Agenda Item No
The Vale of Glamorgan Council
Cabinet Meeting: 12 May, 2014
Report of the Cabinet Member for Children's Services
Local Authority Education Services for Children and Young People Inspection Report: Progress Report
Purpose of the Report
1. To provide information about progress to implement the Post Inspection Action Plan.
1. That Members note the progress to date to implement the Post Inspection Action Plan attached at Appendix A.
2. That the progress report is referred to the Scrutiny Committee (Lifelong Learning) for consideration.
Reasons for the Recommendations
1. In order that Members are aware of the progress that has been made to implement the post Inspection Action Plan (PIAP).
2. In order that the Scrutiny Committee can consider the progress that has been made and where further progress is required.
2. The inspection of Local Authority Education Services for Children and Young People (LAESCYP) took place between 20 - 24 May 2013. The report was published on 17 September. The inspectors' overall judgement was 'adequate': capacity to improve was also judged to be 'adequate'.
3. The report included the following six recommendations:
· R1 Raise standards in schools, particularly in key stage 2 and key stage 3.
· R2 Improve the rigour and the level of challenge provided to schools about their performance and quality of leadership.
· R3 Use the full powers available to the authority to improve schools that are underperforming.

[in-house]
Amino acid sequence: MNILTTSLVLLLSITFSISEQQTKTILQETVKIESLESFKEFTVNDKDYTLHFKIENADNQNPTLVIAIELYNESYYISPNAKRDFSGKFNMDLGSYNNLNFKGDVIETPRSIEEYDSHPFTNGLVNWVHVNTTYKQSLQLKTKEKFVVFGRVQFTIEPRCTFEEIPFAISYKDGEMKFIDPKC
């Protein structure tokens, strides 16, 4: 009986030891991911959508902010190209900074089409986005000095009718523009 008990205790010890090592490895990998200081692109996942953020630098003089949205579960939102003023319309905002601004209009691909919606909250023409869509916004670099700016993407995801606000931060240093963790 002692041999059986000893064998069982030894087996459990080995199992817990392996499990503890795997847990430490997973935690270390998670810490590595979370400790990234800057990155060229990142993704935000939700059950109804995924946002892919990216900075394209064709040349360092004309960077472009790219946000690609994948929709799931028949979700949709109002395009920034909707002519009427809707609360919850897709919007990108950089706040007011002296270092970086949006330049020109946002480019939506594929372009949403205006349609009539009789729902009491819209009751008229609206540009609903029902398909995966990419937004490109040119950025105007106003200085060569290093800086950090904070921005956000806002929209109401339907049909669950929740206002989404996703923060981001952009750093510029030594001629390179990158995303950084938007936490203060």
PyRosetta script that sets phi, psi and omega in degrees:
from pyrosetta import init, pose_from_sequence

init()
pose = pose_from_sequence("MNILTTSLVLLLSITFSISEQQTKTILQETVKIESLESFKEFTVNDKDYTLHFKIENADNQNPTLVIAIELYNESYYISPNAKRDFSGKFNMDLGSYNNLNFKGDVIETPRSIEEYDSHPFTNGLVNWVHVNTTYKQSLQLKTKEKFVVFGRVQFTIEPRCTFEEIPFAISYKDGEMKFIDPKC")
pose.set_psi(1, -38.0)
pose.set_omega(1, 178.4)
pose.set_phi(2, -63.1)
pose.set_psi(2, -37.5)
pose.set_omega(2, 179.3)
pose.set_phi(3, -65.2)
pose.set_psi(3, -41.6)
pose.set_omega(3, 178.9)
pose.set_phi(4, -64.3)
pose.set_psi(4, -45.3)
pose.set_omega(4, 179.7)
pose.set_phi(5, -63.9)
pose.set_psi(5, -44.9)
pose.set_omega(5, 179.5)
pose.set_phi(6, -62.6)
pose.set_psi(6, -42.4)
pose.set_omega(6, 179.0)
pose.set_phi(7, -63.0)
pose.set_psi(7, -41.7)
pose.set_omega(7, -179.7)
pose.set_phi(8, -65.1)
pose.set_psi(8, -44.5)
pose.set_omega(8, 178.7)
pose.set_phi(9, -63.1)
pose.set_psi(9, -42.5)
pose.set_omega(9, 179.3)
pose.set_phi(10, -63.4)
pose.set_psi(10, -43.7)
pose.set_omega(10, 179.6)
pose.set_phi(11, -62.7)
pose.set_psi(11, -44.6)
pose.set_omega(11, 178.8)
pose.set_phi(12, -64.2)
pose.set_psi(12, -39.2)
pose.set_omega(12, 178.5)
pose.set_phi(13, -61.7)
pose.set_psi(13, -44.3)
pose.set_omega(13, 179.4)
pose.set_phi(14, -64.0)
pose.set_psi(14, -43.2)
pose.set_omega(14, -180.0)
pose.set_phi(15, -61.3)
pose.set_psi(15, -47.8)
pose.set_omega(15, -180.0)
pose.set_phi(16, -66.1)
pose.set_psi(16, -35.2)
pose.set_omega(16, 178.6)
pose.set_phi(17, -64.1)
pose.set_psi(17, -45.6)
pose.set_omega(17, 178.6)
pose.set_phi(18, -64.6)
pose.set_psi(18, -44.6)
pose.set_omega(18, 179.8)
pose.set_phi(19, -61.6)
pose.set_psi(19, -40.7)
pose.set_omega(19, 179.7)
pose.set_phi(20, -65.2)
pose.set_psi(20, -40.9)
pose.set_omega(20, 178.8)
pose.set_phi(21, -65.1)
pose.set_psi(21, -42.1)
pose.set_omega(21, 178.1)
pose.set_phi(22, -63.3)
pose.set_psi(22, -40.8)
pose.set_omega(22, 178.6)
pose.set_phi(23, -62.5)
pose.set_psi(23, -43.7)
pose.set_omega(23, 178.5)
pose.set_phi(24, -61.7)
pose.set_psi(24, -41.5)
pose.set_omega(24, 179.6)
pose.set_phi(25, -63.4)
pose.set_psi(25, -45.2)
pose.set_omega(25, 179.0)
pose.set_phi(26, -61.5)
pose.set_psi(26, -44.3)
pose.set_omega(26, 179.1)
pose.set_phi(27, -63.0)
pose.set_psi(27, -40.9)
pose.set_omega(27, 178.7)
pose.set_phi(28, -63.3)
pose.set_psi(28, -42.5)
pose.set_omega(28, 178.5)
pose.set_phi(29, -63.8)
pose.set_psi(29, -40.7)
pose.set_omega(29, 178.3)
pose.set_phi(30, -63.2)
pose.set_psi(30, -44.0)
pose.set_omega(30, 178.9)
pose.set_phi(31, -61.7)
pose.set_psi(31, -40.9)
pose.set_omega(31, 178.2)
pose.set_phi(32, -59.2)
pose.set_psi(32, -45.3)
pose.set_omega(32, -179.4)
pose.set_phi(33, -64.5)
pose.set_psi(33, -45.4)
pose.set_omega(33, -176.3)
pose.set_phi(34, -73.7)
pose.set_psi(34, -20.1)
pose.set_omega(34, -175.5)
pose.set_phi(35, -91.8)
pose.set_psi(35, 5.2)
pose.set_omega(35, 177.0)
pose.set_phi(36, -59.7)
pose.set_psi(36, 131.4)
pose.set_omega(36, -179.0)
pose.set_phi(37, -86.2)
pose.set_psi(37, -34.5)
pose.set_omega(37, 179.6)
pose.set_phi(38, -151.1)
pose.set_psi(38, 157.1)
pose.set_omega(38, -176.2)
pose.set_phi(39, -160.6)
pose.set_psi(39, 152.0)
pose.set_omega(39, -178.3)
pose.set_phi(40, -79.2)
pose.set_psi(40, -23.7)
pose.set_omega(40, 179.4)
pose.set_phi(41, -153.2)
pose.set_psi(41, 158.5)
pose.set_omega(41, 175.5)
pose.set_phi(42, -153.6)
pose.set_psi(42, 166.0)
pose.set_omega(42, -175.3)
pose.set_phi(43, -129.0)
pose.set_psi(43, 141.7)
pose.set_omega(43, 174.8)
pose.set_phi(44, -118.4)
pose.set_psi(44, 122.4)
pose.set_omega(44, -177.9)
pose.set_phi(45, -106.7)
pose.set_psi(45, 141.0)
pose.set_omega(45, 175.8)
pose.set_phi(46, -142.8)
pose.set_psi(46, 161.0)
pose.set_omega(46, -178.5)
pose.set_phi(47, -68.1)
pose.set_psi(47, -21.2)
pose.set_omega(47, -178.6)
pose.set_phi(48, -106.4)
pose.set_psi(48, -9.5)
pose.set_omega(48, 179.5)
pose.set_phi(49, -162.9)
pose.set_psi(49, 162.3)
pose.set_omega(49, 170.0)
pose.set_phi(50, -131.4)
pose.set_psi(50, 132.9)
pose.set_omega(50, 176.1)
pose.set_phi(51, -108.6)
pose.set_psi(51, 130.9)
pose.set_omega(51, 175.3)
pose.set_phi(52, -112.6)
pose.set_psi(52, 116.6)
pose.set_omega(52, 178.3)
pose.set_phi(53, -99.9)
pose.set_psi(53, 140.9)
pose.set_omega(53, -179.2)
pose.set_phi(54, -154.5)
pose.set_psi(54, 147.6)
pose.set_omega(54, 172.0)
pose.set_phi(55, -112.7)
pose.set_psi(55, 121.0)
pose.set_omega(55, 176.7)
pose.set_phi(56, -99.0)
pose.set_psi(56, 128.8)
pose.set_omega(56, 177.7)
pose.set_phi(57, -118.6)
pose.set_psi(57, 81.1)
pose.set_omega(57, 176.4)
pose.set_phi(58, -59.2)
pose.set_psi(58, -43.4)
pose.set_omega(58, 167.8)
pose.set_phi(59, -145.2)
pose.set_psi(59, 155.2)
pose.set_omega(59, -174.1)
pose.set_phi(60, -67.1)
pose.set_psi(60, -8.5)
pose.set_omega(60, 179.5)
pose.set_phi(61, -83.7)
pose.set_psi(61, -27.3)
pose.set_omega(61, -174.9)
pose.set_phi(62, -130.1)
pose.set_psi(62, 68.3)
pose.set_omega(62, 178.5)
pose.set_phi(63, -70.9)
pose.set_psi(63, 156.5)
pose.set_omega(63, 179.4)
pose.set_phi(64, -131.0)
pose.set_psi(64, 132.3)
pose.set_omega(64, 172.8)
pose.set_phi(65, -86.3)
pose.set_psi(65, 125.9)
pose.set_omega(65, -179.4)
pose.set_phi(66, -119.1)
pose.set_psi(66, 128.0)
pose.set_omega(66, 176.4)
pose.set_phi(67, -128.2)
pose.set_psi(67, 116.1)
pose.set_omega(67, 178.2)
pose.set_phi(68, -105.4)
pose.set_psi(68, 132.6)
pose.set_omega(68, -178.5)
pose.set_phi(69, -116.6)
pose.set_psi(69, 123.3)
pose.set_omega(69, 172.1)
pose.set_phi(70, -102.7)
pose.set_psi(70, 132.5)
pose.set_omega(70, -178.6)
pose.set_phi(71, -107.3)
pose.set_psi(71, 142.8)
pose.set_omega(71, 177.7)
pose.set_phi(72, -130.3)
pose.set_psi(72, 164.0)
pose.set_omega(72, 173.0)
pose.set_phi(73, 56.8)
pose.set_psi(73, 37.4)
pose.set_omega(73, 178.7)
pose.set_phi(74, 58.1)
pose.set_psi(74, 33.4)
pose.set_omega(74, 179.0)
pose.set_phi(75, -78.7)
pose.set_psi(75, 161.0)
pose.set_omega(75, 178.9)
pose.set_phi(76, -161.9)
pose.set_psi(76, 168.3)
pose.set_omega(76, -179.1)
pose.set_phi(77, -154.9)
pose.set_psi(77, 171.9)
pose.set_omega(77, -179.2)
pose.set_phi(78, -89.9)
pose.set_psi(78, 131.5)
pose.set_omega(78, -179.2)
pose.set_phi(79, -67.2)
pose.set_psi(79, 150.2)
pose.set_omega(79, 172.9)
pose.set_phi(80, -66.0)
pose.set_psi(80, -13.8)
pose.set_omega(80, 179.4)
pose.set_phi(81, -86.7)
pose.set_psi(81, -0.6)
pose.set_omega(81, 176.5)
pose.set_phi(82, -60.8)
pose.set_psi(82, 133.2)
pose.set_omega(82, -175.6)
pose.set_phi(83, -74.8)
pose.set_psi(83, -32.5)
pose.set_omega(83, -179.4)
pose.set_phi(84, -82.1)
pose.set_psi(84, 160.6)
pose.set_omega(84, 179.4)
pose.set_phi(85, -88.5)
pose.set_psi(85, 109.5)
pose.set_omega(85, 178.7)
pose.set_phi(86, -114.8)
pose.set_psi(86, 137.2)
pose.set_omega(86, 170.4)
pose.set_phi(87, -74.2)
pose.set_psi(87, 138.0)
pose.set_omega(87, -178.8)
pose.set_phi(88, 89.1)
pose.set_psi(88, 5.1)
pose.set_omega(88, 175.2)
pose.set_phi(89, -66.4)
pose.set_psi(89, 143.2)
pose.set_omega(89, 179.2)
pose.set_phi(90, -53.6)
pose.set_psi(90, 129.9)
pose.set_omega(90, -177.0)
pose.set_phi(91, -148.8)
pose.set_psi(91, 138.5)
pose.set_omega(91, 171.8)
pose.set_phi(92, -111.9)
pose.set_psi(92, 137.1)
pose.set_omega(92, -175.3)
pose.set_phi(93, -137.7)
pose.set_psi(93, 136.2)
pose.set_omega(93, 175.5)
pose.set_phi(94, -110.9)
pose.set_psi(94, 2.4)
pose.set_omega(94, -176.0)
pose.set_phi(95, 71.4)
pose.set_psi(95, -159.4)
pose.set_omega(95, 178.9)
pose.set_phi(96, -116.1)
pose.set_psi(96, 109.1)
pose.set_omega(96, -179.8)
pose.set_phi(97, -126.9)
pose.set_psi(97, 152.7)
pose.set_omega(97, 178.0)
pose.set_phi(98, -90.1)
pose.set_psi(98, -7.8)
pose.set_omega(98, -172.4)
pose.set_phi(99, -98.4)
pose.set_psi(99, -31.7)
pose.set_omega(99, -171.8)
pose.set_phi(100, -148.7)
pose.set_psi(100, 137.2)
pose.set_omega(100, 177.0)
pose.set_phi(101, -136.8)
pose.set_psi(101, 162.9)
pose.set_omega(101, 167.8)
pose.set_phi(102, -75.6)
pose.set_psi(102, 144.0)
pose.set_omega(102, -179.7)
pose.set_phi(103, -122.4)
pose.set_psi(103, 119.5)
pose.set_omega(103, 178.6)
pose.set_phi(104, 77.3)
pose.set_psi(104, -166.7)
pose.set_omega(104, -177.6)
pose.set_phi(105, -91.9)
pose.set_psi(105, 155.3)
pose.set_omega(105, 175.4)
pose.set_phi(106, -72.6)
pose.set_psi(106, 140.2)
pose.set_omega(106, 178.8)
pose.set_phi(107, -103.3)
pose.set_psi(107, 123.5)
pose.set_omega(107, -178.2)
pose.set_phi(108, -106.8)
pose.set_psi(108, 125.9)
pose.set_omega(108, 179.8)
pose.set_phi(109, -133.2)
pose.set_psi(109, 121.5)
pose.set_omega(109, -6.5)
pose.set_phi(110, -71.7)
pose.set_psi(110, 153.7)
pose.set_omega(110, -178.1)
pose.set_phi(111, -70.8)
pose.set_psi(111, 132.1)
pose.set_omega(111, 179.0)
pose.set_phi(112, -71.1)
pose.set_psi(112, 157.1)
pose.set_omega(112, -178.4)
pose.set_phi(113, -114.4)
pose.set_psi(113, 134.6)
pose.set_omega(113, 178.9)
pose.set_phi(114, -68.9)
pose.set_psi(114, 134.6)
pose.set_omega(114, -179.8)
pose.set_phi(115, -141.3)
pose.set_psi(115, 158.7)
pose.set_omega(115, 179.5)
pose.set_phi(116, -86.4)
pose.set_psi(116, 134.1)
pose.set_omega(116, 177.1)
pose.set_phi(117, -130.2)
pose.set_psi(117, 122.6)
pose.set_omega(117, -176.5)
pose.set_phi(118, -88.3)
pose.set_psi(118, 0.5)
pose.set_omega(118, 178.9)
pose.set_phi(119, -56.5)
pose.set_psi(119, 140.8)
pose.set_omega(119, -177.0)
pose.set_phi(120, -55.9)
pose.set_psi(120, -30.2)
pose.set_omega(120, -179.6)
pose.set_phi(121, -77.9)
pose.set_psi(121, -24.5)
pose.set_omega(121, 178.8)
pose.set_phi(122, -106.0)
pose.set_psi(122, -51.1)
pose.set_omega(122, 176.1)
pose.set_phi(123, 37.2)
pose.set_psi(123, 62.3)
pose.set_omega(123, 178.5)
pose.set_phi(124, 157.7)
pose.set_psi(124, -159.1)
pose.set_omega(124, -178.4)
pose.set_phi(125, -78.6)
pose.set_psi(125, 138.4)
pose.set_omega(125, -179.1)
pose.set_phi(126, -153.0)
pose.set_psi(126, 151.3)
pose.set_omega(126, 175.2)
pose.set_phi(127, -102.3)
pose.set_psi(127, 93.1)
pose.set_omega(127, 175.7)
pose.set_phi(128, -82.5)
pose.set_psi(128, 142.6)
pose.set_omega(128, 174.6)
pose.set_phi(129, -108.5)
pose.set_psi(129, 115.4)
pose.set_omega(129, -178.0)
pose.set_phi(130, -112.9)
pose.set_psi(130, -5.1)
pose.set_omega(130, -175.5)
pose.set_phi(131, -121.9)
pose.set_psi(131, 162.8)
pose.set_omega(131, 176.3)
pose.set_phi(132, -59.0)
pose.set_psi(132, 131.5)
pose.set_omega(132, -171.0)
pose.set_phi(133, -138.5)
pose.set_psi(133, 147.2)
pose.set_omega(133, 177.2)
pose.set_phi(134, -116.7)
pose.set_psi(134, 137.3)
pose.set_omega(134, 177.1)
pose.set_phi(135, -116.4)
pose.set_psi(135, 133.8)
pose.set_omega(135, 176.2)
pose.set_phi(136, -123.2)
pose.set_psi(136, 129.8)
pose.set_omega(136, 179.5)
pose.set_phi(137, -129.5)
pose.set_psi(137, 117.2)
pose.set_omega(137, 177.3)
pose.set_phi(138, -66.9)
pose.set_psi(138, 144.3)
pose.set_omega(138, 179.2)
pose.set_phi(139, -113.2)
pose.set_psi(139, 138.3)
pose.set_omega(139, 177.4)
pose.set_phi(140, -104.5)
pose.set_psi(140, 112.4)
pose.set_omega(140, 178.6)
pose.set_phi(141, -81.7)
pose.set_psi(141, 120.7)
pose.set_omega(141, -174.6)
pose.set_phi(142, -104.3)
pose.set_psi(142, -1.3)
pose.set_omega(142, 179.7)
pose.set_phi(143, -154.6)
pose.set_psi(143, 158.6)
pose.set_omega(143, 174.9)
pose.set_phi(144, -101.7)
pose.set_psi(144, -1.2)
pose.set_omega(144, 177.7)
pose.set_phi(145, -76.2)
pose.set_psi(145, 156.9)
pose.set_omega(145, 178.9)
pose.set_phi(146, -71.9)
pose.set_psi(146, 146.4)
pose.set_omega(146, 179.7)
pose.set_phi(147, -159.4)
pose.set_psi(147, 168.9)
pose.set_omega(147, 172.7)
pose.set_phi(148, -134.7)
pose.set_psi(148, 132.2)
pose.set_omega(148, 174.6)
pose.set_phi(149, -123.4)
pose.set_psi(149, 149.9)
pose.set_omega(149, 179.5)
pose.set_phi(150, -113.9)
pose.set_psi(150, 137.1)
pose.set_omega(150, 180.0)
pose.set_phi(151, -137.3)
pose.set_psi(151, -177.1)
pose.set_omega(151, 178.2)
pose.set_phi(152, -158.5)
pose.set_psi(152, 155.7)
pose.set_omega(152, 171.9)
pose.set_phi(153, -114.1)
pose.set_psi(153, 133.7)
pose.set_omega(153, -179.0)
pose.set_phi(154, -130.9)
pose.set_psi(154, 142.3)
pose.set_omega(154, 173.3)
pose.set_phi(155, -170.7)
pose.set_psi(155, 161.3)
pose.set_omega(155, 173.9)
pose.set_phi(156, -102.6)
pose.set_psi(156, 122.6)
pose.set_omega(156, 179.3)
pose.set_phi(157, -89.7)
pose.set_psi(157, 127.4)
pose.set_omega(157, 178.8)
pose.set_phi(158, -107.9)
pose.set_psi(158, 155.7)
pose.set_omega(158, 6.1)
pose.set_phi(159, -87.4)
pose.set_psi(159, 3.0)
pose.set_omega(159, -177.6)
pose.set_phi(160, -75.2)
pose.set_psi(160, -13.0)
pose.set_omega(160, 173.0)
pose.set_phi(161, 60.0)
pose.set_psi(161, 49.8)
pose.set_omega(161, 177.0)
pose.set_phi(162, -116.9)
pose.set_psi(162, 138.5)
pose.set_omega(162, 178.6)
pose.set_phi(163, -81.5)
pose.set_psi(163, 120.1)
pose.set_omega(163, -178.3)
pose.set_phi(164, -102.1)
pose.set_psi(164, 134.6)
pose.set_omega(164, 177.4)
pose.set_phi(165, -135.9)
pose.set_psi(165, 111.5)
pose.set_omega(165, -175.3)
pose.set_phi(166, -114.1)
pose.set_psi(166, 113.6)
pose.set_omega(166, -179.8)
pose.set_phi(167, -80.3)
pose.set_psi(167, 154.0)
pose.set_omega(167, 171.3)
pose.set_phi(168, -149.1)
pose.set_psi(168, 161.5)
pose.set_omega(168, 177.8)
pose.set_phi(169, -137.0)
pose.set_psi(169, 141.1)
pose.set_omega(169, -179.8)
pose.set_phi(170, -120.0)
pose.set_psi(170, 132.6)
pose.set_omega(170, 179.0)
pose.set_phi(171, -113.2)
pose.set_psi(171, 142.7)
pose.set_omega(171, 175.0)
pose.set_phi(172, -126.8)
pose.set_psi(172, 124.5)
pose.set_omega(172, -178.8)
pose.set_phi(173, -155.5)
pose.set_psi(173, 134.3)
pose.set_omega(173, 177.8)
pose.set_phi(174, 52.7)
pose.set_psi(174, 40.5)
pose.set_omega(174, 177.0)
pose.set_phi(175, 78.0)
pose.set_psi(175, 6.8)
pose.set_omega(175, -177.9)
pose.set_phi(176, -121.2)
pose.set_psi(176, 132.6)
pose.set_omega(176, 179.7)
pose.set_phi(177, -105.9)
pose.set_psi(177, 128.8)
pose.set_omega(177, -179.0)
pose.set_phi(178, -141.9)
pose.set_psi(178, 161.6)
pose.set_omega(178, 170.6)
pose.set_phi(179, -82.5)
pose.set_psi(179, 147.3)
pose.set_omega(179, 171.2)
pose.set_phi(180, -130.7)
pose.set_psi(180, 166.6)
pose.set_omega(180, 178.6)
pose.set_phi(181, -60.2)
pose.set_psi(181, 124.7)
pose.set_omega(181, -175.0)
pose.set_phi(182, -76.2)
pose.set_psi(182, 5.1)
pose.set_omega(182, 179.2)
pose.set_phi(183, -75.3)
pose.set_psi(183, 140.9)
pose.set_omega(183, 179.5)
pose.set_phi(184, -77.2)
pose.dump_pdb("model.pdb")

· R4 Make sure that planning for improvement is thorough and consistent throughout all services.
· R5 Ensure that robust systems are in place for evaluating the outcomes of initiatives and that they demonstrate good value-for-money.
· R6 Strengthen arrangements for monitoring and evaluating the wellbeing of children and young people.
4. Cabinet approved the Post Inspection Action Plan (PIAP) at their meeting on 18 November 2013. The PIAP provides a comprehensive action plan to address the recommendations of the inspectors and address the shortcomings they observed. PIAP progress reports will be presented to CMT and Cabinet in May and November annually and to the Learning and Skills and Children and Young peoples' Partnerships. On 23 December Estyn confirmed that the PIAP generally addresses well the recommendations and areas for improvement in the inspection report.
Relevant Issues and Options
5. The PIAP has been amended to describe progress to date: in some places additional milestones have been added to assist the monitoring of progress. Other minor changes reflect changes to staff in some posts.
6. Appendix A describes the progress that is being made to implement the action plan: work is on schedule in relation to the implementation of the plan. It is, however, too early to assess the impact of most of the actions: this will become an increasing priority in subsequent progress reports and managers have participated in training to support the rigorous and systematic monitoring and evaluation of outcomes.
7. Estyn have indicated that they will monitor progress against the recommendations by way of three monitoring visits over a twelve month period between autumn 2014 and autumn 2015. The first monitoring visit by two inspectors over two days in autumn 2014 will assess progress in response to recommendations 2 and 6. The visit in spring 2015 will assess progress in relation to recommendations 3 and 4 and the final visit will review progress in relation to recommendations 1 and 5.